• Facebook of Vietnam Unique Tours
  • Twitter of Vietnam Unique Tours
  • Google+ of Vietnam Unique Tours

Sapa

Sa Pa or Sapa, is a frontier town and capital of Sa Pa District in the Lao Cai province in northwest Vietnam. It is one of the main market towns in the area, where several ethnic minority groups such as Hmong, Dao (Yao), Giay, Pho Lu, and Tay live.
Sapa, is a frontier town and capital of Sa Pa District in the Lao Cai province in northwest Vietnam. It was first inhabited by people we know nothing about. They left in the entire valley hundreds of petroglyphs, mostly composed of lines, which experts think date from the 15th century and represent local cadastres. Then came the highland minorities of the Hmong and Yao. The town is one of the main market ones in the area, where several ethnic minority groups such as Hmong, Dao (Yao), Giay, Pho Lu, and Tay live. groups, as well as by smaller numbers of Tày and Giay.[1] These are the four main minority groups still present in Sa Pa district today. The Kinh (lowland Vietnamese) never originally colonised this highest of Việt Nam’s valleys, which lies in the shadow of Phan-Xi-Pǎng (Fansipan, 3143 meters), the highest peak in the country.[2]

Lao-Chai-Ta-Van-Cat-Cat-Sin-Chai-Ma-Tra-–Ta-Fin2

Sapa

It was only when the French debarked in highland Tonkin in the late 1880s that Sa Pa, orChapa (from Chinese Xa Pa, the “sandy place”)as the French called it, began to appear on the national map. In the following decade, the future site of Sa Pa town started to see military parties as well as missionaries from the Société des Missions Etrangères de Paris(MEP) visit.[3] The French military marched from the Red River Delta into the northern mountainous regions as part of Tonkin’s ‘pacification’. In 1894-96 the border between China and Tonkin was formally agreed upon and the Sa Pa area, just to the south of this frontier, was placed under French authority. From 1891 the entire Lào Cai region, including Sa Pa, came under direct colonial military administration so as to curtail banditry and political resistance on the sensitive northern frontier.[4]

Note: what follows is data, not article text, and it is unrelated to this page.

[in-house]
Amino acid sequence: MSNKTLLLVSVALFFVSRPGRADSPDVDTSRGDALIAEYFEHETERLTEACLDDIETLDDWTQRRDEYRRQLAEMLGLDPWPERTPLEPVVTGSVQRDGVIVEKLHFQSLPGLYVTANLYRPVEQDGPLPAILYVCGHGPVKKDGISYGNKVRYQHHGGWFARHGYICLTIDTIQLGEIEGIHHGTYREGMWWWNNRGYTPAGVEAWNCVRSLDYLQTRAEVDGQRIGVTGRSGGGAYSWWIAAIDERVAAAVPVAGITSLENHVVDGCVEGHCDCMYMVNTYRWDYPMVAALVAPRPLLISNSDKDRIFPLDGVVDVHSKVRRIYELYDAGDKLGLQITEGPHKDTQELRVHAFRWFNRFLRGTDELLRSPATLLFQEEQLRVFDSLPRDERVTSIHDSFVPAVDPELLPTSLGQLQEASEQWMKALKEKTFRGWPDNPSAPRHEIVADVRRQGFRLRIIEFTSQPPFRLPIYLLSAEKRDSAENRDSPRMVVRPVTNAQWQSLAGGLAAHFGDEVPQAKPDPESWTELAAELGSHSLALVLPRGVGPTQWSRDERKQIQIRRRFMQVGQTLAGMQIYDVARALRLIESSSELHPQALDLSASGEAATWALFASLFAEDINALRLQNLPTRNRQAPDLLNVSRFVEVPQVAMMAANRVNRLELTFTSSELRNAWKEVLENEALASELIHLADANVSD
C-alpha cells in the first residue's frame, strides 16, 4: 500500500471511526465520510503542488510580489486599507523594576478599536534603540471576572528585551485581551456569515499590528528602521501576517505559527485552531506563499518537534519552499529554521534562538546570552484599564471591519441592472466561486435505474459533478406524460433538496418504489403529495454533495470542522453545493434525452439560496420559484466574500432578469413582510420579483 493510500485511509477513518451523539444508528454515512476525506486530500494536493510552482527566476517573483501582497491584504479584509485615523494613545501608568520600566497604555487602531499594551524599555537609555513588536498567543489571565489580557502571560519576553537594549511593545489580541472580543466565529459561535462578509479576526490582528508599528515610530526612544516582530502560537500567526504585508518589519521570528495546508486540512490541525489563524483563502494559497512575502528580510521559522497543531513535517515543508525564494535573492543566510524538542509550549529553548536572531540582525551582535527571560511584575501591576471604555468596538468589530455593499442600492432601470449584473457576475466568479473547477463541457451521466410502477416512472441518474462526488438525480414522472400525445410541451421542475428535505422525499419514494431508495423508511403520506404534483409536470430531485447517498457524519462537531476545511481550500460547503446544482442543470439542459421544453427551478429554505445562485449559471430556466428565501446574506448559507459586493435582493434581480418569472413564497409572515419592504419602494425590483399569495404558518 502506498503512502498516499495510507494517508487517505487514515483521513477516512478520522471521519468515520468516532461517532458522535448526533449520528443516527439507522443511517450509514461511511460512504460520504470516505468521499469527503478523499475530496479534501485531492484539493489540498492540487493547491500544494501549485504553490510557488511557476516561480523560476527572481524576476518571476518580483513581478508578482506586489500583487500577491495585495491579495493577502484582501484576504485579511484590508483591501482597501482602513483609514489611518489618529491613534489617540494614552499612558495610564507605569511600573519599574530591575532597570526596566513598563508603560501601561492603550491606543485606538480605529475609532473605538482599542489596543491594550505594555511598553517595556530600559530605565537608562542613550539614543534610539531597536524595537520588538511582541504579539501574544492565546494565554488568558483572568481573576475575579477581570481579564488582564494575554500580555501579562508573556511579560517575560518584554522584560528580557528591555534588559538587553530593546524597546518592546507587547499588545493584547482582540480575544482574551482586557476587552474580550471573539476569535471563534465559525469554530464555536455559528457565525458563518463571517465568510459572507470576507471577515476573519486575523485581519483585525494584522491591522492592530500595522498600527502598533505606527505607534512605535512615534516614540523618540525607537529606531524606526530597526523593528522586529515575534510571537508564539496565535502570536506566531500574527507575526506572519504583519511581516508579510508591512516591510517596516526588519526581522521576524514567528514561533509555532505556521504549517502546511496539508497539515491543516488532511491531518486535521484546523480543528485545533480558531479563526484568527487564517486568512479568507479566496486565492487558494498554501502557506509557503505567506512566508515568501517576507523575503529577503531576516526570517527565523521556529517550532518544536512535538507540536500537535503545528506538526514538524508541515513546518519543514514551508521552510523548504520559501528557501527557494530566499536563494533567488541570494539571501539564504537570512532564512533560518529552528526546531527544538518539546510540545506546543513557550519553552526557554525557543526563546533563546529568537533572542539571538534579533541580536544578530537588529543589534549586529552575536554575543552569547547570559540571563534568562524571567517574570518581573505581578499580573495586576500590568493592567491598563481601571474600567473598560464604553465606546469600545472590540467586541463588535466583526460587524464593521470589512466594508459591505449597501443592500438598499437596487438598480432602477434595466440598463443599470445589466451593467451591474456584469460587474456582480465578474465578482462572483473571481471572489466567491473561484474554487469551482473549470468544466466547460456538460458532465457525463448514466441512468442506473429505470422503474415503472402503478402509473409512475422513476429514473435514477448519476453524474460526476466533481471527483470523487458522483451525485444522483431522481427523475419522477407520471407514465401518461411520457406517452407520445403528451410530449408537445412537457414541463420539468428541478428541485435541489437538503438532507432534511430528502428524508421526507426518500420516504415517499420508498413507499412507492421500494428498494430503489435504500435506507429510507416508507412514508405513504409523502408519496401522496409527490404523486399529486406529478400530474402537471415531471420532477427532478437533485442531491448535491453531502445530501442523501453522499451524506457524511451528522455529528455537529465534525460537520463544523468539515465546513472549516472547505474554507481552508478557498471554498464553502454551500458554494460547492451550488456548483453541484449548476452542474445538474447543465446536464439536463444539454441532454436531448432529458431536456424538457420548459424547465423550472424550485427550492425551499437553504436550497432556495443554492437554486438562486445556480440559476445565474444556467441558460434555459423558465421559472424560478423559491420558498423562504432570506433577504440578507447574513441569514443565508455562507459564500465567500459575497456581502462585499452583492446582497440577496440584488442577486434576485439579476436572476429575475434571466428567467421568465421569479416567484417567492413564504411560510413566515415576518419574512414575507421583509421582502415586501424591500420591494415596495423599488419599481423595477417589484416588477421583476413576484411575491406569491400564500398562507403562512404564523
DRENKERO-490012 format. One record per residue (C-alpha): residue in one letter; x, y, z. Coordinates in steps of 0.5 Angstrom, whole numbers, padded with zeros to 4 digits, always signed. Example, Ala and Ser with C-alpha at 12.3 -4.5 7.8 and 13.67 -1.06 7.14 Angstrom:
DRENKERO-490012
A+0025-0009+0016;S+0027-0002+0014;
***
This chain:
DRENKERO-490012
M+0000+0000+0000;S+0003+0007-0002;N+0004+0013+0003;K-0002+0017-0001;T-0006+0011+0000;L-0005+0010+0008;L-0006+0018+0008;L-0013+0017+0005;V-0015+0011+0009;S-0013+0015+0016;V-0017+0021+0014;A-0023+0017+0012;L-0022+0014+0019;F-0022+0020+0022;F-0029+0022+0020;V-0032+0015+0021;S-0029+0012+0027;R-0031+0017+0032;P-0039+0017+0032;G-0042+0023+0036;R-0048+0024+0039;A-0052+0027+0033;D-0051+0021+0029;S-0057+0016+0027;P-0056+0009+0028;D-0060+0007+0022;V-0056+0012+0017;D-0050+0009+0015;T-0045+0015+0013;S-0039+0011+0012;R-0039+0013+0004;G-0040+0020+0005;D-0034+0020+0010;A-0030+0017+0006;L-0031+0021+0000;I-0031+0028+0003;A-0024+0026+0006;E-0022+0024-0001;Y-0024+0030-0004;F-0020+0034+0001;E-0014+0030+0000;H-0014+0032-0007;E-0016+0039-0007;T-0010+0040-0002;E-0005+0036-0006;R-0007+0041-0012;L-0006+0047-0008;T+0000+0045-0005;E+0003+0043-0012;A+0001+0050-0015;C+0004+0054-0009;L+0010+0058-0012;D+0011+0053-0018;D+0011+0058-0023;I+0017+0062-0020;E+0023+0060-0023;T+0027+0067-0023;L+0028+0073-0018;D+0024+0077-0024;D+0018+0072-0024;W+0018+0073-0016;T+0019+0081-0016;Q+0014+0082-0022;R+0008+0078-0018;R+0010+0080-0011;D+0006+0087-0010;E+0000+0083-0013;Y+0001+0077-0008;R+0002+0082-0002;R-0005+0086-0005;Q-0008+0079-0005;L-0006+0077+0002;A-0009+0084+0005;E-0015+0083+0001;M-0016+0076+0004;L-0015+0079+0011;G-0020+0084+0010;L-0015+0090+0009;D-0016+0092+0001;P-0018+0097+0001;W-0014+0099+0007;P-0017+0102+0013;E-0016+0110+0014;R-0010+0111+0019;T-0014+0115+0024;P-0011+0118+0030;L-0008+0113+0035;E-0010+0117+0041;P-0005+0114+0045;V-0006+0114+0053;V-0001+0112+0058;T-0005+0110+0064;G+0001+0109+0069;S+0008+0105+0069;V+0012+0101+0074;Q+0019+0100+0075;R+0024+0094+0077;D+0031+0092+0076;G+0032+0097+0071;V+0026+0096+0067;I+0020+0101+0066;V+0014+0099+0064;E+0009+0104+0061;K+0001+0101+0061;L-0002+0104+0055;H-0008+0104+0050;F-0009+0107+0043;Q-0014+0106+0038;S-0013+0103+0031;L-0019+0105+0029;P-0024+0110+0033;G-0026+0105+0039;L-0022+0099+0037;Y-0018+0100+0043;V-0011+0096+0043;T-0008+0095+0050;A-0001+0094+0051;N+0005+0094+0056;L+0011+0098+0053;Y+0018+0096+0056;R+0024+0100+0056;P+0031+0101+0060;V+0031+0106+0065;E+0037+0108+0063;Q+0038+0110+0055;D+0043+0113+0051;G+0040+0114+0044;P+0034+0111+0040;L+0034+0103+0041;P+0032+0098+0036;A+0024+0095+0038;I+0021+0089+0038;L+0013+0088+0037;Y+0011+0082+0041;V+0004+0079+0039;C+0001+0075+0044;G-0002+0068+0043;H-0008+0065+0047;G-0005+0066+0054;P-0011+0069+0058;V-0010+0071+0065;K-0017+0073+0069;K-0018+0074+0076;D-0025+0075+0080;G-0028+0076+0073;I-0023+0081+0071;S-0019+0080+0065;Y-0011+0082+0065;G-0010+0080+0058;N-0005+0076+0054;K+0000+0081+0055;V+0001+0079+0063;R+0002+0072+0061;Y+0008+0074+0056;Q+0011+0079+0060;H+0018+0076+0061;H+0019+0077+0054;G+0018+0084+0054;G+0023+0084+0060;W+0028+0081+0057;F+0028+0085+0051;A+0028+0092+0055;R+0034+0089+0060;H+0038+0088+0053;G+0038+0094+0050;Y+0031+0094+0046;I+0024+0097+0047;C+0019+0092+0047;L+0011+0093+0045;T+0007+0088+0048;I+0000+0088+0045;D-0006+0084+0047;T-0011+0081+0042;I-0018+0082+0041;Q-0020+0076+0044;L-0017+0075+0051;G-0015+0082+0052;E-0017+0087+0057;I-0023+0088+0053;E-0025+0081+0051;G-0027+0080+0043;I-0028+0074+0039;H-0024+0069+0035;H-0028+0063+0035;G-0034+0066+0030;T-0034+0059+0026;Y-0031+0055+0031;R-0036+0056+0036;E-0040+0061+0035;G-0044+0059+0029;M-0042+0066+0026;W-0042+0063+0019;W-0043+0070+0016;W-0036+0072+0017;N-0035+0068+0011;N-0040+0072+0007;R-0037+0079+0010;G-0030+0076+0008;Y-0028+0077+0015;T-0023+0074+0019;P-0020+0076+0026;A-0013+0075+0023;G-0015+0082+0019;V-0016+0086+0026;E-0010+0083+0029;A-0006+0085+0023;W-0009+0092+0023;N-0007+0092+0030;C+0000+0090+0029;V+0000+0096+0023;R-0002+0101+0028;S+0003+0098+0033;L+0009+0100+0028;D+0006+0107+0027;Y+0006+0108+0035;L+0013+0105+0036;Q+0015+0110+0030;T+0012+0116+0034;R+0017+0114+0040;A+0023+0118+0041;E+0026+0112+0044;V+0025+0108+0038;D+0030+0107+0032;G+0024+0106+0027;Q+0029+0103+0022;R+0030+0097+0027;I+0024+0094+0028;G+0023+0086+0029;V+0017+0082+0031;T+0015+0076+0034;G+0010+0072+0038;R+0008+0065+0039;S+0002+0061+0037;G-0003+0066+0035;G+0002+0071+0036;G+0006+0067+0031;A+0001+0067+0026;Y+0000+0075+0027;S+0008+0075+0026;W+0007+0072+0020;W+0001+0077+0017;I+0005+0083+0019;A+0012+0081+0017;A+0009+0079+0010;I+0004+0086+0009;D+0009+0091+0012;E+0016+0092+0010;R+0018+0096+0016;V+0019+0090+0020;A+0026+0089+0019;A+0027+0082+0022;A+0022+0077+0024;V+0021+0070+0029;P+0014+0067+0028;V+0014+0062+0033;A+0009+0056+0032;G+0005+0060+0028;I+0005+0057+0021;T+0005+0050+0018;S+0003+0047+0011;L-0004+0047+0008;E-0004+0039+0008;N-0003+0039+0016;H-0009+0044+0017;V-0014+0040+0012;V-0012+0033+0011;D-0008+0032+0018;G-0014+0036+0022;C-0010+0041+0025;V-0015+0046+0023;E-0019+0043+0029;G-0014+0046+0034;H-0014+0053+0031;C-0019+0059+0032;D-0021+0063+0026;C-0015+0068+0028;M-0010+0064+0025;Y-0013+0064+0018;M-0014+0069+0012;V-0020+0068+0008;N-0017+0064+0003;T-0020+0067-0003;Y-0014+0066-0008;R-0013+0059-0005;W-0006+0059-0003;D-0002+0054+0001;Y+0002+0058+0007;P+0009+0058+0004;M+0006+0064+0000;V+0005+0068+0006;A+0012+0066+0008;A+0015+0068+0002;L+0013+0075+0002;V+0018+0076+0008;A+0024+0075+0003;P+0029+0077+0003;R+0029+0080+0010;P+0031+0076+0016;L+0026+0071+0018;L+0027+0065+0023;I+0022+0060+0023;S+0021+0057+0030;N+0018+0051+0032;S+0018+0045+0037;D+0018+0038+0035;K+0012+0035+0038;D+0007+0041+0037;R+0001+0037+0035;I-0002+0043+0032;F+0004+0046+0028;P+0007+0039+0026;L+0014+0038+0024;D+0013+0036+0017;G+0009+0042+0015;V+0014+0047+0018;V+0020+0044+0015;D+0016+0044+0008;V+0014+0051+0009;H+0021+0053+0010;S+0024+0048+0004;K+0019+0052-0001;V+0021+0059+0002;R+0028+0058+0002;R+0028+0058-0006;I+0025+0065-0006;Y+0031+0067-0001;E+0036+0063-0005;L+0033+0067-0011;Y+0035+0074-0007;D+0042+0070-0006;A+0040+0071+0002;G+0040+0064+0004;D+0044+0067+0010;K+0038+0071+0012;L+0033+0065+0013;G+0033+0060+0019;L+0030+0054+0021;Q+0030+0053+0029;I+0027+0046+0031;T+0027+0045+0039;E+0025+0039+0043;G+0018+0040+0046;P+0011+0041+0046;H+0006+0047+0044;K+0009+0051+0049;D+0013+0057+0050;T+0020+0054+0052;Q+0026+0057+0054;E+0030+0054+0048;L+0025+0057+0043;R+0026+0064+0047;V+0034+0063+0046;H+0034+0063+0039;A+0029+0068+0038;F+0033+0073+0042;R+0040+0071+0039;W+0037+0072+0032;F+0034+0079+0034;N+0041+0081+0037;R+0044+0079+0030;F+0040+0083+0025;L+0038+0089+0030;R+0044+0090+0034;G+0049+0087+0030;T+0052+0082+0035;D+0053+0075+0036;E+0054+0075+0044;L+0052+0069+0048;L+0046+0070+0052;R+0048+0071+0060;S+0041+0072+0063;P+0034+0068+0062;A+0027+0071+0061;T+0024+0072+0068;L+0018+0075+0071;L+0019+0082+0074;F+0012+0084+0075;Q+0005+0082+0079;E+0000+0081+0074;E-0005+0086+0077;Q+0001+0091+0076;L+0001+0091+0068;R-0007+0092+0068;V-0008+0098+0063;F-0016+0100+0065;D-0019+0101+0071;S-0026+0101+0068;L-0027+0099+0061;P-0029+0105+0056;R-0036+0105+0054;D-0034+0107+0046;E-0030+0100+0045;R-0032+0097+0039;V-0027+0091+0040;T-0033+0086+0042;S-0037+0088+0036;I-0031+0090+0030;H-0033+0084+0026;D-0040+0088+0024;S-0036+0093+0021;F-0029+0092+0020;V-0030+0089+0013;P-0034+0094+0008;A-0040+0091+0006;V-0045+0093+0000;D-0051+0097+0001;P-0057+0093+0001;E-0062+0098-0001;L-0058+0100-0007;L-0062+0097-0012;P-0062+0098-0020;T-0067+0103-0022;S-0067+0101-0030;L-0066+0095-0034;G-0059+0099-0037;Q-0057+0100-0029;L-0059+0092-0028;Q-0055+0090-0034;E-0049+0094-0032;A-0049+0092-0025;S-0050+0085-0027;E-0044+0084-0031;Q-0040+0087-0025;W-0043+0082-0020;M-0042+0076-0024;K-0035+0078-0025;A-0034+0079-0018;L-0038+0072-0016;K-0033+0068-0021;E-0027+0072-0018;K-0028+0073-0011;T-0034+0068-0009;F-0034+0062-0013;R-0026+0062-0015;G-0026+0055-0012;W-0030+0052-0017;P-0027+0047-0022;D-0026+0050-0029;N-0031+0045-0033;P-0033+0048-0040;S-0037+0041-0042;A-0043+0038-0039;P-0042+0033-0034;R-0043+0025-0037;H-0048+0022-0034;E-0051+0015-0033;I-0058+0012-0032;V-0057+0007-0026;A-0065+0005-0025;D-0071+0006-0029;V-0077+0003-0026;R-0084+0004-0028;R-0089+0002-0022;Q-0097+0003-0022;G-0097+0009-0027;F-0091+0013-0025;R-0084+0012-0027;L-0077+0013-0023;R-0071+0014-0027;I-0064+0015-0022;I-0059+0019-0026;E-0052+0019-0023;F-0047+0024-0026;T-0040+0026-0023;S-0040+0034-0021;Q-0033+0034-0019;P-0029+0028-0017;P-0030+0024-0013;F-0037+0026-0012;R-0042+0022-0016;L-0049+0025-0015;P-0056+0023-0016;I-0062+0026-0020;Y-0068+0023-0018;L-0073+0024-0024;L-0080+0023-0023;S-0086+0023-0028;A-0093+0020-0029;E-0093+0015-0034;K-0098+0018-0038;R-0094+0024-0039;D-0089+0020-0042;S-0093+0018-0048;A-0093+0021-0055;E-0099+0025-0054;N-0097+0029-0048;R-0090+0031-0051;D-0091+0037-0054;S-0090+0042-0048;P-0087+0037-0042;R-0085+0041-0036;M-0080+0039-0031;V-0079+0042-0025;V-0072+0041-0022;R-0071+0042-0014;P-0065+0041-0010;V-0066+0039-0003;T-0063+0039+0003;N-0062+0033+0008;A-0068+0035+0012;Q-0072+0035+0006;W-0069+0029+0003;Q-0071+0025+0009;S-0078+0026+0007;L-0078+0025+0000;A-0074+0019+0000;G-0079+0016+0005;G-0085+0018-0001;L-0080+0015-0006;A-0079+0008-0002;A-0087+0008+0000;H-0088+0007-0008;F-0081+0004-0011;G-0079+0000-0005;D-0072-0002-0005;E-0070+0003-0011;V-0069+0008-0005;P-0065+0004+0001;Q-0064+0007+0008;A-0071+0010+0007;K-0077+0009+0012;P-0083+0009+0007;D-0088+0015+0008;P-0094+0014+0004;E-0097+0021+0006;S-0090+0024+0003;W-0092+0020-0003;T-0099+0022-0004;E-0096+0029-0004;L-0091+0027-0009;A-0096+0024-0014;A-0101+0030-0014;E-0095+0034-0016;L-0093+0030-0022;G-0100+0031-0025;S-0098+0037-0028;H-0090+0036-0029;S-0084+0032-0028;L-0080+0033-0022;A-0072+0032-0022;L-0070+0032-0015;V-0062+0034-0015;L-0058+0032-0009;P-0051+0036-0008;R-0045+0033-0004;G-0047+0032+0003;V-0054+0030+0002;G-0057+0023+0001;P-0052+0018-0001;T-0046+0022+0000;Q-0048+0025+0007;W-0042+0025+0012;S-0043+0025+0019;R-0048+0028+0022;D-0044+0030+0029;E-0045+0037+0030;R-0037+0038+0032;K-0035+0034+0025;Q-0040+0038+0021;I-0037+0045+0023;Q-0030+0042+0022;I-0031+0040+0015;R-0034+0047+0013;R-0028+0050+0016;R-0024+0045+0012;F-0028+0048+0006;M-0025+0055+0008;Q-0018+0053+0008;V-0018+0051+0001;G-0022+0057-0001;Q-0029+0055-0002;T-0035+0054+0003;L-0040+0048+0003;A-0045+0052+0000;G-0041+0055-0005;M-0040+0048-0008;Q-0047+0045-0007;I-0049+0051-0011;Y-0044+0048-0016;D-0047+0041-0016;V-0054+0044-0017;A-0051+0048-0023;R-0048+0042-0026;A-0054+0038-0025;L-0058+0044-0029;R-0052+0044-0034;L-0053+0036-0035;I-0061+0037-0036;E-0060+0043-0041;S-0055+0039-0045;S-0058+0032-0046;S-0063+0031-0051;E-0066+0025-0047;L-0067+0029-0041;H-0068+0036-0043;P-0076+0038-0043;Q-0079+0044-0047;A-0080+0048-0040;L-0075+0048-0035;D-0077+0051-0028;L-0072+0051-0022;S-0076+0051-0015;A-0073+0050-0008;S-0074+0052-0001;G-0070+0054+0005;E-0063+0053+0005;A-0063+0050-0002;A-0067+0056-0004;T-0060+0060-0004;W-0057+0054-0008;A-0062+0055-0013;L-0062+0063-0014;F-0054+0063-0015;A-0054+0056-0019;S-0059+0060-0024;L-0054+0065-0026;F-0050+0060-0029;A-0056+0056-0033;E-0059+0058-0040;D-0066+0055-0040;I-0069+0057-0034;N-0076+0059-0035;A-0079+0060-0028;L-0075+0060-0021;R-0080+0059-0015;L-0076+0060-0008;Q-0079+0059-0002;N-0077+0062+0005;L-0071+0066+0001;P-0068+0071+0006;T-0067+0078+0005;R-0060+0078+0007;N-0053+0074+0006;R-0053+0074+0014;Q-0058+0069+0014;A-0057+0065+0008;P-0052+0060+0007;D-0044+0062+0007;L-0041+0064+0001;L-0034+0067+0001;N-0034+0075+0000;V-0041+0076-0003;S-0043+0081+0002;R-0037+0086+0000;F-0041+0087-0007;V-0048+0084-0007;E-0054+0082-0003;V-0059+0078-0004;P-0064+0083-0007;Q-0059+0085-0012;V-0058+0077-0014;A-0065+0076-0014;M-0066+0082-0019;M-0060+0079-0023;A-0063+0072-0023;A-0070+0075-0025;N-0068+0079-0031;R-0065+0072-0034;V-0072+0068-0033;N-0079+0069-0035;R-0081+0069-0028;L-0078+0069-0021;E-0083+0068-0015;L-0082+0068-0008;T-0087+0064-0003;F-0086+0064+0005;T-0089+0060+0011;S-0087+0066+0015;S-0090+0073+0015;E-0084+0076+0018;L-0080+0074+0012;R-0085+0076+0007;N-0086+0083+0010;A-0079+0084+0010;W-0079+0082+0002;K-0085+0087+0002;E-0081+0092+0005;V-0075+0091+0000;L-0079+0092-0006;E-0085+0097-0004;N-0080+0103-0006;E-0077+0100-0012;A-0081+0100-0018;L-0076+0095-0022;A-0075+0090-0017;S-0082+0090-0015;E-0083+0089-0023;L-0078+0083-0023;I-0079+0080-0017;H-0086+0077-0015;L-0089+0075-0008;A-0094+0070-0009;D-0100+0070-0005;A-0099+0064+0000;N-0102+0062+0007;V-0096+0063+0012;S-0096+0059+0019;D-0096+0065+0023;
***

The first permanent French civilian resident arrived in Sa Pa in 1909. With its attractive continental climate, health authorities believed the site had potential. By 1912 a militarysanatorium for ailing officers had been erected along with a fully fledged military garrison. Then, from the 1920s onwards, several wealthy professionals with enough financial capital also had a number of private villas built in the vicinity.
At the end of the Second World War a long period of hostilities began in Tonkin that was to last until 1954. In the process, nearly all of the 200 or so colonial buildings in or around Sa Pa were destroyed, either by Việt Minh sympathisers in the late 1940s, or, in the early 1950s by French air raids. The vast majority of the Viet population fled for their lives, and the former town entered a prolonged sleep.
In the early 1960s, thanks to the New Economic Zones migration scheme set up by the new Socialist regime, new inhabitants from the lowlands started to migrate to the region.
The short 1979 occupation of the northern border region by Chinese troops had little impact on Sa Pa town, but did force the Kinh (lowland Vietnamese) population out for a month.
In 1993 the last obstacle to Sa Pa’s full rebirth as a prominent holiday destination was lifted as the decision was made to open the door fully to international tourism. Sa Pa was back on the tourist trail again, this time for a newly emerging local elite tourist crowd, as well as international tourists.[5]